Epilogue 1

So…., we made our “voyage” from Quito (aarival 6/2) to Paramaribo (departure 25/3). It was not a touristic route La Condamine and Maldonado had taken.  But they took us to interesting places and unexpected experiences. In their time, 257 years ago, the Jesuits played an important role in furnishing them information, transport and comfort in the mission posts. Now, we could meet fellow travelers, could hire guides or take a plane.
Also, when preparaing the journey, we could make use of Google Earth. But did that really help us? I remember how I couldn’t find any road between Bagua and Santa Maria de Nieva, because the program didn’t have “imagery at the necessary zoom level” for that region; at the lower zoom levels it only showed frightening landscapes of seemingly unpenetrable woods and mountains. The maps we had were different or wrong in many places.

But now we know: there áre roads and villages and everywhere houses where people make a living. And not all maps are wrong: A friend, following this blog, could find the Pongo de Manseriche and the place from where the river was navigable on a map in our school atlas (“Schoolatlas der Gehele Aarde”, Bos-Niermeyer) of 1951! A real good map is the “Carta Hidrografica”, but we only obtained it when we were already in Iquitos!

In the center of this picture from the dutch “Bos-Atlas” the Pongo de Manseriche is indicated. The anchor signifies that the Amazon is navigable from here on; we now know that this place is called Sarameriza.

Part of a very good map! The Carta Hidrografica – Región Amazónica del Perú (escala 1 : 1000000) was obtained by Hilbert in Iquitos. On this map we find no roads, but villages like Corral Quemado (see below) and names I had written down, like El Muyo, Montenegro, Cusu Grande and Siasme are indicated. Juan Velasquez on the Rio Nieva opposite to Santa Maria de Nieva, is not specified; or is it the same as Achuaga? We also see the course of the “Oleoducto”, which our road seemed to follow.

Apart from seeing La Condamine’s apartment in the Colegio Maximo, climbing the Francesurcu mountain, finding the bronze ruler or visiting the many places he mentions in his book (eg. the Pongo de Manseriche, Borja, Santarem, Belém, Cayenne), the greatest experience was meeting the many different people traveling with us. La Condamine had learned spanish and indian languages in Quito, but did he speak portuguese? We had only learned spanish, but should also have learned at least some portuguese….

Looking back at the pictures one can be impressed by the many things we saw. But there were só many things we missed. Why didn’t I speak with the men in the little pub at the end of the muddy path going out of Nieva? Was I afraid because they were shouting and laughing at us? Yes!; and now I still do not know how it is to talk spanish with some drunk guys. And why didn’t I ask more questions to Washurú in Sarameriza? Because the music was so loud that I couldn’t hear him anyway? Now I still do not know what his involvement was during the uprising of the Awajún indigenas on 10 May 2009 or during the massacre on 7 June 2009. When we crossed the Corral Quemado bridge on our way from Jaen to Bagua (insert), I didn’t think anymore of the terrible video movies I had seen before our journey on Youtube:  http://www.youtube.com/watch?v=9pXLvlXZR6I . The BBC reported that some 10-50 indigenas and 24 police officers were killed:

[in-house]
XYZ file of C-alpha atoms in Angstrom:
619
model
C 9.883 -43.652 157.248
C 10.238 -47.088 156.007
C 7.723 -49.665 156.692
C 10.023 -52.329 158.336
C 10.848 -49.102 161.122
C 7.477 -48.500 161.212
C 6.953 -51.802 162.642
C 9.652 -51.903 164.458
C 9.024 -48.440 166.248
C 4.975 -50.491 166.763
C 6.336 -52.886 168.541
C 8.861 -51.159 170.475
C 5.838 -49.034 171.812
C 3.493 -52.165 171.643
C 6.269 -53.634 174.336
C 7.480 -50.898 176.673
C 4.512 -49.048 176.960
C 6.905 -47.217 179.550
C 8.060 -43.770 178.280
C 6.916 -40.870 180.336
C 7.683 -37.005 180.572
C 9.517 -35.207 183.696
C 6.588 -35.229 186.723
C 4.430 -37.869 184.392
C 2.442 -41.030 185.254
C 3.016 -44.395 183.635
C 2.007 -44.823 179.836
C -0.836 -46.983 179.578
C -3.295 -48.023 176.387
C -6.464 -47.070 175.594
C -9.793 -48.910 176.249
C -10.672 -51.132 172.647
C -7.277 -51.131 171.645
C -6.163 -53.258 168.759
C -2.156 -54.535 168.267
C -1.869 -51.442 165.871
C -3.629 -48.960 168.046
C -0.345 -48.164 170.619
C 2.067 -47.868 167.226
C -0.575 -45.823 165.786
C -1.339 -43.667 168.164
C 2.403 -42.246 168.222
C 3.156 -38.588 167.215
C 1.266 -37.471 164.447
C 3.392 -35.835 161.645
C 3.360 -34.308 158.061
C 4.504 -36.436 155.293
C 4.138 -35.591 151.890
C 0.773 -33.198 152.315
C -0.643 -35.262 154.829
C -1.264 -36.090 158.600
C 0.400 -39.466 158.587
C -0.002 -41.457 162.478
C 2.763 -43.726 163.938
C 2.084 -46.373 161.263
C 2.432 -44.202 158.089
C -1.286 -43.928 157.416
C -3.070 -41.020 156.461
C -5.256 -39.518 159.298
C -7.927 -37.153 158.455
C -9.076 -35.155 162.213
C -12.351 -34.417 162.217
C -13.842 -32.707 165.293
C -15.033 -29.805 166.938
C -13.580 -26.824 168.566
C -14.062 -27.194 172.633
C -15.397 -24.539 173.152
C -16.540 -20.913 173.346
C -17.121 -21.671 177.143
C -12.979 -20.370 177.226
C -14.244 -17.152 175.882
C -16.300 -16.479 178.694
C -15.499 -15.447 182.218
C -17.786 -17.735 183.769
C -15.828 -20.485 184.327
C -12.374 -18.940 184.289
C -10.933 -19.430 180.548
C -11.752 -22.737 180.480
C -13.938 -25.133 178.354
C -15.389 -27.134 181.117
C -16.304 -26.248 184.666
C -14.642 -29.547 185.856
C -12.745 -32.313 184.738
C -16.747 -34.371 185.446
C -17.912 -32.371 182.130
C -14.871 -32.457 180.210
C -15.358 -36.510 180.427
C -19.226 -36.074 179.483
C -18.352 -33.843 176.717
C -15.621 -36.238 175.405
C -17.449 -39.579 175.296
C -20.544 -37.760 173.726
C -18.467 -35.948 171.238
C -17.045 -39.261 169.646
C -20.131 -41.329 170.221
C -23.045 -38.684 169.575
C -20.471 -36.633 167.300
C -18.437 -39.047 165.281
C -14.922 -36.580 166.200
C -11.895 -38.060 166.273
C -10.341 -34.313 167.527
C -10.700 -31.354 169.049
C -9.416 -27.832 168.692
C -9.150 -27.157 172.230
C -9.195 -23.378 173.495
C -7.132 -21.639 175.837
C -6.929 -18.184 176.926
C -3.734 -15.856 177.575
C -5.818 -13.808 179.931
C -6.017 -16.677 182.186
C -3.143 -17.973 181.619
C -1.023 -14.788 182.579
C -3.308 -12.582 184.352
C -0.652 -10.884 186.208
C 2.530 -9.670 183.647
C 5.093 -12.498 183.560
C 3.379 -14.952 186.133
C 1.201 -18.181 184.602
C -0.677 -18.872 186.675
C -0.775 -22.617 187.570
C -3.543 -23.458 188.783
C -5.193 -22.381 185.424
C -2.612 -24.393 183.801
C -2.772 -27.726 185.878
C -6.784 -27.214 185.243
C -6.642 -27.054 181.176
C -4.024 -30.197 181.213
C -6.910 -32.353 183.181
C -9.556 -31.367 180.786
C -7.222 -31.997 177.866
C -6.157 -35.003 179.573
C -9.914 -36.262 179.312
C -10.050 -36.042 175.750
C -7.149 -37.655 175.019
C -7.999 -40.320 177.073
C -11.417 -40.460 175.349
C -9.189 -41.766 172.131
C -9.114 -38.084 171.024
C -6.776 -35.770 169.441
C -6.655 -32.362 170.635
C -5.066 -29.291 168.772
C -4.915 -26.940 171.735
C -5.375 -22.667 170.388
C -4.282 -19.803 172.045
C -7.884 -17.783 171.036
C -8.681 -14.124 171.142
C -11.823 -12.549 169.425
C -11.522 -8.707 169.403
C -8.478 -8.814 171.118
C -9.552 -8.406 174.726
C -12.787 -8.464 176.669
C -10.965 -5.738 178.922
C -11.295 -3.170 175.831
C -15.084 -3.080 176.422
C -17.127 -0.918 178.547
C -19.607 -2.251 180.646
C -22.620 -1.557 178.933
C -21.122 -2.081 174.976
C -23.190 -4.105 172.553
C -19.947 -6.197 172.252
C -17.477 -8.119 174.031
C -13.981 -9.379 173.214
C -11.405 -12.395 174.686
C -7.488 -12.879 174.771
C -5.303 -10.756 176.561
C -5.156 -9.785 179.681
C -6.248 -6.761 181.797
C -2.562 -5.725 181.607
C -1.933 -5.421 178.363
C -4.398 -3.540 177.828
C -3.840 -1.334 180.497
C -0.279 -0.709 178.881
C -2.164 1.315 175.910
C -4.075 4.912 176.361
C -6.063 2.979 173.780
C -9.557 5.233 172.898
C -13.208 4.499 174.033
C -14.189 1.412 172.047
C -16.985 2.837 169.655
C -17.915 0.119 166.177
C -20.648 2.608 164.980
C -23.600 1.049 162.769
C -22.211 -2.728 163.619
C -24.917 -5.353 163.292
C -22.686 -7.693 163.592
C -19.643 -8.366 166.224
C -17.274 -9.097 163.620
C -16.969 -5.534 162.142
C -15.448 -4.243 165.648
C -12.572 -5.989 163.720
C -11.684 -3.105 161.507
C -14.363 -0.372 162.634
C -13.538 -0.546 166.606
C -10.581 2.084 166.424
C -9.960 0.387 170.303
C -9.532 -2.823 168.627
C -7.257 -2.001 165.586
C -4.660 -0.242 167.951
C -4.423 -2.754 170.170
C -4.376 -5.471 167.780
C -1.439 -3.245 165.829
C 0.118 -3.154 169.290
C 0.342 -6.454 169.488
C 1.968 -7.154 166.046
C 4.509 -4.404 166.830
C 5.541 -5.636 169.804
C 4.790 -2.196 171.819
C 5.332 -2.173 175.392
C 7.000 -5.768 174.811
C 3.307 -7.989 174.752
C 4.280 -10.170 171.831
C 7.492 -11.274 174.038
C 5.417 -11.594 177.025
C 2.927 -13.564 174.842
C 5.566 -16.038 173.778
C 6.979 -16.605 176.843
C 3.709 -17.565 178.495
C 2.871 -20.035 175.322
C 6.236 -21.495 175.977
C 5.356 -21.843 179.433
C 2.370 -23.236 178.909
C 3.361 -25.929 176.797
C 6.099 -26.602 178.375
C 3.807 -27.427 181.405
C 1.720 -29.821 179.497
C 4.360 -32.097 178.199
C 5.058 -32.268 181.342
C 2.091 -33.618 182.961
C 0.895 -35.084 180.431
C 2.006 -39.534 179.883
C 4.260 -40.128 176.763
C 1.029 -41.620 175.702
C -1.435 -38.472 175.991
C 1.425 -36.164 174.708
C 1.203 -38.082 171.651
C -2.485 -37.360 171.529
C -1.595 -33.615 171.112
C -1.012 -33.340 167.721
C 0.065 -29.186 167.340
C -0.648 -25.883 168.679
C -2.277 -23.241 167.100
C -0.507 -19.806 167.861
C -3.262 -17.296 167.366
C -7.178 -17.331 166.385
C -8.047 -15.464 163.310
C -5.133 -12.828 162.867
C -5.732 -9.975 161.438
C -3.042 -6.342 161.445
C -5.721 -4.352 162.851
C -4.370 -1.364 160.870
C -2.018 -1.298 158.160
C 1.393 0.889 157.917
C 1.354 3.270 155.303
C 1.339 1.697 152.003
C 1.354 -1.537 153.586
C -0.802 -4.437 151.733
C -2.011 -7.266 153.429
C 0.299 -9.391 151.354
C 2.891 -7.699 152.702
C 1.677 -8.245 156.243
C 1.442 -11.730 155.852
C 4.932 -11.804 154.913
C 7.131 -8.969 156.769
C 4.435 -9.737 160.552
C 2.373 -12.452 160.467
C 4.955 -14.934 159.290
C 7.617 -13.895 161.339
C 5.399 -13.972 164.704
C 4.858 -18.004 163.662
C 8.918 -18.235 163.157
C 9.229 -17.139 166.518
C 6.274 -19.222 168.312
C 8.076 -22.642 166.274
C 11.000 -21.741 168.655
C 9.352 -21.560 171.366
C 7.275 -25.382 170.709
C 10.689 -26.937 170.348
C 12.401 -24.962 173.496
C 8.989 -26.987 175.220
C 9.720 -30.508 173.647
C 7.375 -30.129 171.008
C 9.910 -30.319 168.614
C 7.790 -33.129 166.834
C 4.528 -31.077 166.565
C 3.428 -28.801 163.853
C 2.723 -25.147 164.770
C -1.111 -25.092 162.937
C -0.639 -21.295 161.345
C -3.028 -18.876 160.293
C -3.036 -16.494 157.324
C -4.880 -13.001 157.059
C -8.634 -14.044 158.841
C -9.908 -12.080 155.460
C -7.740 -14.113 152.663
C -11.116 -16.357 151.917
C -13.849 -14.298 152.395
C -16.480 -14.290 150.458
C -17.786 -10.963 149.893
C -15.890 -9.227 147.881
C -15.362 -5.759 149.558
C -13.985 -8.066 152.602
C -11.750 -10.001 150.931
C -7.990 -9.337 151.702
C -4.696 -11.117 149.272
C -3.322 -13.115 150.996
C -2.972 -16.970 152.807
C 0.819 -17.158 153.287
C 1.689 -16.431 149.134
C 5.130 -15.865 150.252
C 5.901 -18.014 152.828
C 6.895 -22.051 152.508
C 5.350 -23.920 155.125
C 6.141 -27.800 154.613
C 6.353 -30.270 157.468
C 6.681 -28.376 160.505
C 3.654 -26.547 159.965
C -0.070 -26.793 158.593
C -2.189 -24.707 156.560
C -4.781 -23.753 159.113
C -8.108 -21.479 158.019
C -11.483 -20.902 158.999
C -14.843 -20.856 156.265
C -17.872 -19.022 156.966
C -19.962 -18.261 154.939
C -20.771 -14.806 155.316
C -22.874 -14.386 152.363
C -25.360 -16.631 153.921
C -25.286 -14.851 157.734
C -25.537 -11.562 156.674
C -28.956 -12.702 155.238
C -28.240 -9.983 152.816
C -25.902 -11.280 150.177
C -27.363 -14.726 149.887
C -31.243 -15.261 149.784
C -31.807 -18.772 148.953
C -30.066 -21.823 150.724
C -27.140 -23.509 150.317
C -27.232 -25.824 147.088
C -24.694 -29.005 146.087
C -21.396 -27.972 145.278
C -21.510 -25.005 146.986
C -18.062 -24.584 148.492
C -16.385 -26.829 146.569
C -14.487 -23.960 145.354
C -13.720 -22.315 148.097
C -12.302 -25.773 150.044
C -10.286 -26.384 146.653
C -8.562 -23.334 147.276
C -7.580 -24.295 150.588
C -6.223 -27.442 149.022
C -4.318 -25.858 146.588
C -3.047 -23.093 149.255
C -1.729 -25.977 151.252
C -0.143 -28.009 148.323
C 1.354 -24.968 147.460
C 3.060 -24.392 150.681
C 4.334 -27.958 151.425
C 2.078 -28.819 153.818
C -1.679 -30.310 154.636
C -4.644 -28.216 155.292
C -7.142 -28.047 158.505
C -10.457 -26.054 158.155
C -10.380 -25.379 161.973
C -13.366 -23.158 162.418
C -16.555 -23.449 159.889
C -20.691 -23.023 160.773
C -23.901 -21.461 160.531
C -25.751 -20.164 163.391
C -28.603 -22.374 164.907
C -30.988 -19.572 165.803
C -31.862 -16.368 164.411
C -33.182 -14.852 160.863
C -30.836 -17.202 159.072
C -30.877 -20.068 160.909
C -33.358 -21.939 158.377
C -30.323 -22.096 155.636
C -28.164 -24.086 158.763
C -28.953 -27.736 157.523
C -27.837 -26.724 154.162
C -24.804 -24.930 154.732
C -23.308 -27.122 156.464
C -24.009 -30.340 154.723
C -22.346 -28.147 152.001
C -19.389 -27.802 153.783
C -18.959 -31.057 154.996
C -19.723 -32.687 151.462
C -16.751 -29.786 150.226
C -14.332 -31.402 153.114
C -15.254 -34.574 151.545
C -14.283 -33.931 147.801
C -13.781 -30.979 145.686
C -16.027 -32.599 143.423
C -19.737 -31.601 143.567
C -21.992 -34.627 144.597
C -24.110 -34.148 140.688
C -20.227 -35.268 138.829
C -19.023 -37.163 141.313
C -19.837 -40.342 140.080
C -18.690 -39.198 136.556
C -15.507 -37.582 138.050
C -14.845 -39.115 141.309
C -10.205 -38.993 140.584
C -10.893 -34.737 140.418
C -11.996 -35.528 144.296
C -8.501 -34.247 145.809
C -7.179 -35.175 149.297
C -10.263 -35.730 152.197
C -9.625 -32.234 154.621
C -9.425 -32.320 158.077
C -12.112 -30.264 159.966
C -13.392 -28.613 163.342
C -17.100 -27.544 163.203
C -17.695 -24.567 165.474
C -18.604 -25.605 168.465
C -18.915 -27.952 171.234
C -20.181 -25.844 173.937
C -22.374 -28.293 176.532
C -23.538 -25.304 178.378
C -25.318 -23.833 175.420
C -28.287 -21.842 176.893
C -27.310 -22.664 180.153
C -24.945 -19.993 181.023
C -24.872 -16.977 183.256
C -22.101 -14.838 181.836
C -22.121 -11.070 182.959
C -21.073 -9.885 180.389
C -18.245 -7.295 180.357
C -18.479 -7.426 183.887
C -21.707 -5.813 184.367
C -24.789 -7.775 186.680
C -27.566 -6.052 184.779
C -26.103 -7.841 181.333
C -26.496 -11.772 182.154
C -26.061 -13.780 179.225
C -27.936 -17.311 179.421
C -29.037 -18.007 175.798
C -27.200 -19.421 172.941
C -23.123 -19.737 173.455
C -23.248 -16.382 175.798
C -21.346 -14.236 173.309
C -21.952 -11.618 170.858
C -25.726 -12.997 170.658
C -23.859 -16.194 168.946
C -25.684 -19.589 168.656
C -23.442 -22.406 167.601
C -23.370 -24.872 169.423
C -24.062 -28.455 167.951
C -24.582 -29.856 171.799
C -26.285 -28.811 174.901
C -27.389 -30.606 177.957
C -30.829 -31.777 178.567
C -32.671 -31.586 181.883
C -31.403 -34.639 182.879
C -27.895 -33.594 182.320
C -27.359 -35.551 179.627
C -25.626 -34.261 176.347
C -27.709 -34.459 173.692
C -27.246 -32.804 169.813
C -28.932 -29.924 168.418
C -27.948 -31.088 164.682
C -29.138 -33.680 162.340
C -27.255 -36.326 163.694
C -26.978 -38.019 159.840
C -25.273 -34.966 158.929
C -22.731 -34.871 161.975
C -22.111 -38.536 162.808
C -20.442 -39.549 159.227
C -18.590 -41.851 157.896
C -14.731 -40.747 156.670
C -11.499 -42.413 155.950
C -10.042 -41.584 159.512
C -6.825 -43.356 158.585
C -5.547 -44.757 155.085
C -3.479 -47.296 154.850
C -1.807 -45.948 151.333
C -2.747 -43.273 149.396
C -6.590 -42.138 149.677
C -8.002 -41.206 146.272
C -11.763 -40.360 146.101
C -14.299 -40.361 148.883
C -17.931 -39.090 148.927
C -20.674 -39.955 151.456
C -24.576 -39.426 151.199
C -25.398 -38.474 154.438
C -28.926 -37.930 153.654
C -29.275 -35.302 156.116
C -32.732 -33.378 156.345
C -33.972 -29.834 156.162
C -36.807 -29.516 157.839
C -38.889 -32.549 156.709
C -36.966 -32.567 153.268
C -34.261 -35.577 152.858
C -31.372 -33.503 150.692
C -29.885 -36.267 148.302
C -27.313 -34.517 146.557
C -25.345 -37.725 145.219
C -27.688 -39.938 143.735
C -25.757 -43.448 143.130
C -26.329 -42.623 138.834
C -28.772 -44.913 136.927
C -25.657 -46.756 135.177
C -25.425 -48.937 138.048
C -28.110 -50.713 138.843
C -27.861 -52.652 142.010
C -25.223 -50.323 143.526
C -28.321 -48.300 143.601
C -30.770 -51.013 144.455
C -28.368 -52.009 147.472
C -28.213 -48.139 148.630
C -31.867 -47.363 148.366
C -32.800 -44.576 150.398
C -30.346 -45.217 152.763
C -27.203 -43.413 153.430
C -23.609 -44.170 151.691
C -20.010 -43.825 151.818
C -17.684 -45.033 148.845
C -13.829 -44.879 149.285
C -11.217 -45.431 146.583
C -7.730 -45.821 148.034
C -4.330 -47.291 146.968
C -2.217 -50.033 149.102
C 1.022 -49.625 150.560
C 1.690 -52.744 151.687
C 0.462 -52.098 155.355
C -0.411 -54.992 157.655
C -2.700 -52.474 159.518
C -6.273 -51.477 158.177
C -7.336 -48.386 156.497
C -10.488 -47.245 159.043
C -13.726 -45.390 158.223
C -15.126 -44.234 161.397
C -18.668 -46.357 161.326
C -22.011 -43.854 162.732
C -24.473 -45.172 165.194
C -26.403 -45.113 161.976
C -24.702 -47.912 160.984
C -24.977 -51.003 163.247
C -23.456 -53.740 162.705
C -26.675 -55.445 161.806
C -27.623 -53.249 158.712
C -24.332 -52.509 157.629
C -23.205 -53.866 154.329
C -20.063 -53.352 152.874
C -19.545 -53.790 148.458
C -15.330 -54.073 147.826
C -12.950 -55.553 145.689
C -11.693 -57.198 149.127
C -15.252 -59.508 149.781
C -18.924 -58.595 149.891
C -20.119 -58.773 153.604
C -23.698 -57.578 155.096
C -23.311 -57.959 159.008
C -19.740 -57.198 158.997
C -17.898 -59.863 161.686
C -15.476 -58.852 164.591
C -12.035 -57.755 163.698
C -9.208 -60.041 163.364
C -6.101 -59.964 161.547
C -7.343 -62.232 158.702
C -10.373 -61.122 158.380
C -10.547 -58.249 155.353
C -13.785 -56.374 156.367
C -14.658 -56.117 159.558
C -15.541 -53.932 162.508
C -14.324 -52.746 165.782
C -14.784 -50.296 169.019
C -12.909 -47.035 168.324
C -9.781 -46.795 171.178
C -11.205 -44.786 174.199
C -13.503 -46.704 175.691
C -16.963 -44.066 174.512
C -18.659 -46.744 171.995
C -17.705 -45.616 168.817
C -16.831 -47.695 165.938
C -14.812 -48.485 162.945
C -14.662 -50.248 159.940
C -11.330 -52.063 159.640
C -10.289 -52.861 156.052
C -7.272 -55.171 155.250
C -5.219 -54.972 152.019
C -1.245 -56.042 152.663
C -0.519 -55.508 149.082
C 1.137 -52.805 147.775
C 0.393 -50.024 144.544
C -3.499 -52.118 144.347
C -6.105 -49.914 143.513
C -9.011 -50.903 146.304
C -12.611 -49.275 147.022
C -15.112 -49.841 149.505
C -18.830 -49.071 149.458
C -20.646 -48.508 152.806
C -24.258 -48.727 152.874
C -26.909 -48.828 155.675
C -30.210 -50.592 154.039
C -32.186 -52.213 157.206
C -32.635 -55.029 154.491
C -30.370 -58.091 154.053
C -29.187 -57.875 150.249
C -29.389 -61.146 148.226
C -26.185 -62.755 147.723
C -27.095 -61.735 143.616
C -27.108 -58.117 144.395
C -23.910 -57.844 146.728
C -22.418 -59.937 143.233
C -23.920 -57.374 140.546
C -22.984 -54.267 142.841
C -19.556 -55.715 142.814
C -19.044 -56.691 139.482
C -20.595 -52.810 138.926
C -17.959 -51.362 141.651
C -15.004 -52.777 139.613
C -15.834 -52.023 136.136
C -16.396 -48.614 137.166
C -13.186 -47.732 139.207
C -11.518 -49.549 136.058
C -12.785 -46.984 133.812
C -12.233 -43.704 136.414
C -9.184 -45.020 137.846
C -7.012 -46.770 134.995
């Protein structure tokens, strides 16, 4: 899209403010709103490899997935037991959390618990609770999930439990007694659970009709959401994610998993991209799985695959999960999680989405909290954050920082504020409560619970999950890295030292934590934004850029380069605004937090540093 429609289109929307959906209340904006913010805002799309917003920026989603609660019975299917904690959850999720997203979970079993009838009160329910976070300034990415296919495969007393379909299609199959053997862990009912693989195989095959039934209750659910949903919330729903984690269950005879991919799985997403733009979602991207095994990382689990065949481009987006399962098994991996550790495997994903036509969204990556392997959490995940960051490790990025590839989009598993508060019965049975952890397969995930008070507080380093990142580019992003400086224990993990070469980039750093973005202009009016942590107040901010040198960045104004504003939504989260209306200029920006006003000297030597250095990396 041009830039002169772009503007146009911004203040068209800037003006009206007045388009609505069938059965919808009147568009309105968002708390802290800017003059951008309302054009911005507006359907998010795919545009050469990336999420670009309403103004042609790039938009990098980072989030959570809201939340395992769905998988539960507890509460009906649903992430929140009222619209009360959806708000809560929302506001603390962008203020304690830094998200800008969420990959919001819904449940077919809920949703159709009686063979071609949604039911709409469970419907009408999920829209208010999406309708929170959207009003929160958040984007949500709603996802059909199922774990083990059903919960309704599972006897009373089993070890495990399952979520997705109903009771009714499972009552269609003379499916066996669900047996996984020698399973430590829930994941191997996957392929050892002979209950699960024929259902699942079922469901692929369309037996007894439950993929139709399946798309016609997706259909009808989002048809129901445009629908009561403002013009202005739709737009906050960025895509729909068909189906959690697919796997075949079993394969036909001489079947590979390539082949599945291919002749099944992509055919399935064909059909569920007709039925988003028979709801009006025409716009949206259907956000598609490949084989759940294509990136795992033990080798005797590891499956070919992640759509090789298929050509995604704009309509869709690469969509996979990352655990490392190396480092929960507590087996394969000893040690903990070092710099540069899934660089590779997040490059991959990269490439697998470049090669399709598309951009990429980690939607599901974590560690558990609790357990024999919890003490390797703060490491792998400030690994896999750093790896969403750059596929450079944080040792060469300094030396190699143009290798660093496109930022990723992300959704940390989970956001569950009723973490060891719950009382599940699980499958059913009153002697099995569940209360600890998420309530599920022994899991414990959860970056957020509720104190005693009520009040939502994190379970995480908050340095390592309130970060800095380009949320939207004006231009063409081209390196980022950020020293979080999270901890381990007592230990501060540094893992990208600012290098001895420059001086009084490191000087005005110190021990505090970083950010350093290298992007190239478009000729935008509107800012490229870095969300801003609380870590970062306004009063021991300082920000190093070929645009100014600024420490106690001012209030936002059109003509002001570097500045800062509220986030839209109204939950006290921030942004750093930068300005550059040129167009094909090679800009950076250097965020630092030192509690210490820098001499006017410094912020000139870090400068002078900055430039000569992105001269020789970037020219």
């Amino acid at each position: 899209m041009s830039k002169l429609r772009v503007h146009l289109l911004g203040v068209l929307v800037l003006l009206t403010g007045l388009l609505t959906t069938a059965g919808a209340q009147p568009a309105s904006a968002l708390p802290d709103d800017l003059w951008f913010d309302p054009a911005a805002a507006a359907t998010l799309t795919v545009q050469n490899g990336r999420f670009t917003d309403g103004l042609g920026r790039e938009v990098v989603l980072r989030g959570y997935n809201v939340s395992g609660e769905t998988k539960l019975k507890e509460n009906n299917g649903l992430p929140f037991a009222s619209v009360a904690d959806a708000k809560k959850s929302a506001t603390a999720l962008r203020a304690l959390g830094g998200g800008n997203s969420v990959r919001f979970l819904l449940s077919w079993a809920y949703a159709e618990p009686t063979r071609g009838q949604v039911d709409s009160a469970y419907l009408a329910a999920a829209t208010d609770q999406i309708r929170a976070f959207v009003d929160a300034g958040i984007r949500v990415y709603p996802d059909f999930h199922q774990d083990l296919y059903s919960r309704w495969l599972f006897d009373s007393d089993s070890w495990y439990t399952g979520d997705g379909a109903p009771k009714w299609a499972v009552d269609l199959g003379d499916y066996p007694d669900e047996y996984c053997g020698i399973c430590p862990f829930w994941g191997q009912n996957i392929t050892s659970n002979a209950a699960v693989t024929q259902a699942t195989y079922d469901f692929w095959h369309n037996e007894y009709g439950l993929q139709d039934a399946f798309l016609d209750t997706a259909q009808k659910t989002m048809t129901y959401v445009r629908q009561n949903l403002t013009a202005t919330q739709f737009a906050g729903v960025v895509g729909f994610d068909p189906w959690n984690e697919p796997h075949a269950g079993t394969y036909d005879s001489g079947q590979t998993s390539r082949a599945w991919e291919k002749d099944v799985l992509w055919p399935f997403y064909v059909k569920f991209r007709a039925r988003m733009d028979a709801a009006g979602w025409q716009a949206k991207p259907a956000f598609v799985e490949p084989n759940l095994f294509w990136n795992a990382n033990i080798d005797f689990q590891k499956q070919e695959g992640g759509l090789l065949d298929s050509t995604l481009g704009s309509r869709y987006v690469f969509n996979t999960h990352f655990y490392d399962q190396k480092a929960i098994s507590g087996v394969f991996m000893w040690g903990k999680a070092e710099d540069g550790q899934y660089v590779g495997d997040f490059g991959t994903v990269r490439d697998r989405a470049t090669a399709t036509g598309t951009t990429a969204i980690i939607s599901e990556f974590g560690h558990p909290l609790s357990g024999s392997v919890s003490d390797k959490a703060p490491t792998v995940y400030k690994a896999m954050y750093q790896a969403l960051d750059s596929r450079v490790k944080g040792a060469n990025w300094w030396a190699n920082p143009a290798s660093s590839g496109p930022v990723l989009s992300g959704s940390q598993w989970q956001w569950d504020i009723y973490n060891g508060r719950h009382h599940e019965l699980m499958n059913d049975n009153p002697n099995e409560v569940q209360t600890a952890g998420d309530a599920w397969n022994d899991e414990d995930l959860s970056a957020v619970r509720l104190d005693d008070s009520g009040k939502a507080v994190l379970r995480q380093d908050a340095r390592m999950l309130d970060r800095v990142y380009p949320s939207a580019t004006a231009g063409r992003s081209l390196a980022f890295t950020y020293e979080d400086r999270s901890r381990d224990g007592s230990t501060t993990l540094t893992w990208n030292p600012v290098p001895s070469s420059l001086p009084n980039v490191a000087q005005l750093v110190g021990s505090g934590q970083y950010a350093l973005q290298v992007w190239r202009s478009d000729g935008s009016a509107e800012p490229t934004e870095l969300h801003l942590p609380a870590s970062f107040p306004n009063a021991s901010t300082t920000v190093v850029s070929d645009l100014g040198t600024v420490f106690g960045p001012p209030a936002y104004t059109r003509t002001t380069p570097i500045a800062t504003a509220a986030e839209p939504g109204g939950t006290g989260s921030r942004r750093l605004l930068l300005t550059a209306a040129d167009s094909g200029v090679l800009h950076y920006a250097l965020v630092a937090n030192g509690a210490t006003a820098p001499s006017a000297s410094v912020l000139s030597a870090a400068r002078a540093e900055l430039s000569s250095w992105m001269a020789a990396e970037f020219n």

And in Manaus, why didn’t we go for the terra preta site that had been pointed out to us by Marc van Roosmalen? Because La Condamine didn’t know about terra preta? Was this way of performing agriculture still applied in 1743?

Uprising of Awajún indigenas on the Corral Quemado bridge (10 May 2009). Is it the same bridge that we crossed (insert)?

In Belém, on the other hand, we díd go to places where, I think, we had nothing to do. On Monday (8/3) we were looking for the Archivo Publico in the Vila Campos Sales, in the old quarter “Comércio”. The building was closed so we walked down the narrow street, a poor, crowded market where they were selling clothes, food, mobile phones in endless rows of market tents. People were still sleeping on the street, some were washing themselves with the water from a leaking water pipe; “toilets” were in the side streets. Men were carrying heavy loads, women were talking, laughing, hardly looking at us, walking purses stuffed with money they were lacking. What else could they do than ignore or rob us? They let us pass, seemingly uninterested, as if asking “are you coming to look how poor we are?”. That is how I felt: we had nothing to do there, with all the money of the Evangelical world we could not have helped them and they could not have been interested in La Condamine, our excuse for coming there. If you are a tourist limit yourself to tourist places!

Back in Holland I had to get used again to the clichés of “biodiversity”  (that is the páramo on El Tiro mountain; see blog 17 February 2010) or “green current” (what is that?) and the “Xingu dam” (200 km south of the Amazon river), that would flood and destroy 500 square kilometers of “intact Amazon rainforest”, like that over which we had been flying (we flew over its mouth between Santarem and Belém). My first reaction was: “why don’t we mind our own business?”  Does Greenpeace really think that, after having deforestated Europe, we know a better way for developing a country like Brazil?

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